TORM Invests in Scrubber-Fitted LR2 Newbuilding Pair

Danish tanker shipping company TORM has inked a contract to buy two scrubber-fitted LR2 newbuildings from Chinese-based Guangzhou Shipyard International (GSI).

TORM has a long-term relationship with state-owned GSI, which has built 29 ships in the company’s current fleet.

The two new ships are expected for delivery in the fourth quarter of 2021.

The Danish shipowner said the vessels would be constructed according to its specifications in order to optimize trading and fuel- efficiency. Furthermore, the ships would be prepared for a potential later dual-fuel installation.

“I am very pleased that TORM has utilized its long-term relationship with Guangzhou Shipyard International to enter into an agreement to purchase two LR2 newbuildings. These newbuildings will be financed through a flexible and attractive sale and leaseback structure including a repurchase option at the end of the lease period,” says Executive Director Jacob Meldgaard.

TORM expects its CAPEX for the two vessels to be USD 95 million including extra costs related to TORM’s design requirements and scrubber installations. For this purpose, the company has secured financing of USD 76 million with an undisclosed international financial institution.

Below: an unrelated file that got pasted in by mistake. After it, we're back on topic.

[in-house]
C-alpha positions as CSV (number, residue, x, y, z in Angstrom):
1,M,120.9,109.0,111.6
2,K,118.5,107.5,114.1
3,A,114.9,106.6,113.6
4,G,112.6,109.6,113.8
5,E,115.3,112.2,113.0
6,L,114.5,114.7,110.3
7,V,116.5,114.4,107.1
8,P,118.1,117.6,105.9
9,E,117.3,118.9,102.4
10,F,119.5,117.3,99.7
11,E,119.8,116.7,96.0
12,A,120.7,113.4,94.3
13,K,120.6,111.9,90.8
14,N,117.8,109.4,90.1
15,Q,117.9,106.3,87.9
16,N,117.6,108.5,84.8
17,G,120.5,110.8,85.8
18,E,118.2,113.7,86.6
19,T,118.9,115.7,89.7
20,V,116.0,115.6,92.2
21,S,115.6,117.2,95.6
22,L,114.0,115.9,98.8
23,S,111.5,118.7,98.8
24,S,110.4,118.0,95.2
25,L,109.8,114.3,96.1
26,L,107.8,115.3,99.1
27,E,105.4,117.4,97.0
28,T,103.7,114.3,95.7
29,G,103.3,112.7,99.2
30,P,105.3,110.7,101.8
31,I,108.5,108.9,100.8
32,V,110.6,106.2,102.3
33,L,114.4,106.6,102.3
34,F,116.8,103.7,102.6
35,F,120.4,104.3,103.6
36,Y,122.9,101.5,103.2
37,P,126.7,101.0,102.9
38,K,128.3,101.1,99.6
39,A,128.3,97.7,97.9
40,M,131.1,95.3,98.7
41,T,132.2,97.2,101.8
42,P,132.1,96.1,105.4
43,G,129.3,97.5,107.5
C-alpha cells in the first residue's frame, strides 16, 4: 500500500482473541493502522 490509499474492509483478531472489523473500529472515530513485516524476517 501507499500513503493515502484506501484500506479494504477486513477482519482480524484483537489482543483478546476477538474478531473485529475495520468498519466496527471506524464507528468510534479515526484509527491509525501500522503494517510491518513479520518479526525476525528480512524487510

The financing will be structured as a ten-year sale and leaseback agreement with purchase options during the lease period and at maturity.

Over the recent period, the tanker owner and operator was focusing on repaying its debt.

In the fourth quarter of 2019, the company sold an older Handy vessel, TORM Loire (built in 2004), for USD 9 million.

As informed, the vessel was delivered to the new owner in late December 2019, and in connection with the transaction USD 4 million of debt was repaid.

Earlier this month, the company secured a commitment for a total of USD 496 million from a syndicate of lenders to refinance its debt and bolster its capital structure.

The company said the total amount was a combination of two separate term facilities and a revolving credit facility, which would be used to refinance the company’s debt covering a total of USD 502 million.